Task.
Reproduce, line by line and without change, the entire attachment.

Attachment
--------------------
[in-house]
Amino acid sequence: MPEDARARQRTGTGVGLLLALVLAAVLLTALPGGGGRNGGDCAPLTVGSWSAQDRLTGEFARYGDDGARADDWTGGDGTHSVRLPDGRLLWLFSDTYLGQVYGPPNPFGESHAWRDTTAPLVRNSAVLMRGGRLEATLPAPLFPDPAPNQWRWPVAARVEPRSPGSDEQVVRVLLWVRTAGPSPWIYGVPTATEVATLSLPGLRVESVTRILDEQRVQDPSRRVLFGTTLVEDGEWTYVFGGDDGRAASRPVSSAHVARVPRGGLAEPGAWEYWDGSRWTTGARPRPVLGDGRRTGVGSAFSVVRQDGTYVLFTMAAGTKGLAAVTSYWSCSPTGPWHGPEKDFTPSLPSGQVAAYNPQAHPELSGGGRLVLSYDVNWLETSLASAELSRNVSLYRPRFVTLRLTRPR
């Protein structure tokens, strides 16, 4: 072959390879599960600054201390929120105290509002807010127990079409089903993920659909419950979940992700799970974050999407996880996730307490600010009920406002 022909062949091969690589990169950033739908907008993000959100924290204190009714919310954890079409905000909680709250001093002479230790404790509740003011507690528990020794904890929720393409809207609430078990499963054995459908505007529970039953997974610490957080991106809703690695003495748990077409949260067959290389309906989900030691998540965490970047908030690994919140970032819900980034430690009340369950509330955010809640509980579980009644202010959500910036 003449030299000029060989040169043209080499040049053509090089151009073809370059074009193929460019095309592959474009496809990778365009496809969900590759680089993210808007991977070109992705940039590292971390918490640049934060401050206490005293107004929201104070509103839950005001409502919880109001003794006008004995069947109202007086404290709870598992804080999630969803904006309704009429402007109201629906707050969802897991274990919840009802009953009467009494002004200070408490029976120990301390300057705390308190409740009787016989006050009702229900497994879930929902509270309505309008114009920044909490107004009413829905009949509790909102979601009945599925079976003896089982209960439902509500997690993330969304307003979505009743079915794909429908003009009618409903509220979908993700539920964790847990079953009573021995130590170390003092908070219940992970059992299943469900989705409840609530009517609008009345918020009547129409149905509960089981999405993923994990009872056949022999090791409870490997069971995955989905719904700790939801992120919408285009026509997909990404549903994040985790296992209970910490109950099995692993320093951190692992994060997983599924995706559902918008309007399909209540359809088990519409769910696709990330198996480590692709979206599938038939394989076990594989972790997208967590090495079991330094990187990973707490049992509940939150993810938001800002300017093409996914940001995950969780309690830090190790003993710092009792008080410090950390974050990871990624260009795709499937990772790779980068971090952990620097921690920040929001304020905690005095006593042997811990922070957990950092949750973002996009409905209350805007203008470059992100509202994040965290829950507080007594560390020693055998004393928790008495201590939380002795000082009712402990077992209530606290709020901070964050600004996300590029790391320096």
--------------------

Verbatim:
[in-house]
Amino acid sequence: MPEDARARQRTGTGVGLLLALVLAAVLLTALPGGGGRNGGDCAPLTVGSWSAQDRLTGEFARYGDDGARADDWTGGDGTHSVRLPDGRLLWLFSDTYLGQVYGPPNPFGESHAWRDTTAPLVRNSAVLMRGGRLEATLPAPLFPDPAPNQWRWPVAARVEPRSPGSDEQVVRVLLWVRTAGPSPWIYGVPTATEVATLSLPGLRVESVTRILDEQRVQDPSRRVLFGTTLVEDGEWTYVFGGDDGRAASRPVSSAHVARVPRGGLAEPGAWEYWDGSRWTTGARPRPVLGDGRRTGVGSAFSVVRQDGTYVLFTMAAGTKGLAAVTSYWSCSPTGPWHGPEKDFTPSLPSGQVAAYNPQAHPELSGGGRLVLSYDVNWLETSLASAELSRNVSLYRPRFVTLRLTRPR
């Protein structure tokens, strides 16, 4: 072959390879599960600054201390929120105290509002807010127990079409089903993920659909419950979940992700799970974050999407996880996730307490600010009920406002 022909062949091969690589990169950033739908907008993000959100924290204190009714919310954890079409905000909680709250001093002479230790404790509740003011507690528990020794904890929720393409809207609430078990499963054995459908505007529970039953997974610490957080991106809703690695003495748990077409949260067959290389309906989900030691998540965490970047908030690994919140970032819900980034430690009340369950509330955010809640509980579980009644202010959500910036 003449030299000029060989040169043209080499040049053509090089151009073809370059074009193929460019095309592959474009496809990778365009496809969900590759680089993210808007991977070109992705940039590292971390918490640049934060401050206490005293107004929201104070509103839950005001409502919880109001003794006008004995069947109202007086404290709870598992804080999630969803904006309704009429402007109201629906707050969802897991274990919840009802009953009467009494002004200070408490029976120990301390300057705390308190409740009787016989006050009702229900497994879930929902509270309505309008114009920044909490107004009413829905009949509790909102979601009945599925079976003896089982209960439902509500997690993330969304307003979505009743079915794909429908003009009618409903509220979908993700539920964790847990079953009573021995130590170390003092908070219940992970059992299943469900989705409840609530009517609008009345918020009547129409149905509960089981999405993923994990009872056949022999090791409870490997069971995955989905719904700790939801992120919408285009026509997909990404549903994040985790296992209970910490109950099995692993320093951190692992994060997983599924995706559902918008309007399909209540359809088990519409769910696709990330198996480590692709979206599938038939394989076990594989972790997208967590090495079991330094990187990973707490049992509940939150993810938001800002300017093409996914940001995950969780309690830090190790003993710092009792008080410090950390974050990871990624260009795709499937990772790779980068971090952990620097921690920040929001304020905690005095006593042997811990922070957990950092949750973002996009409905209350805007203008470059992100509202994040965290829950507080007594560390020693055998004393928790008495201590939380002795000082009712402990077992209530606290709020901070964050600004996300590029790391320096």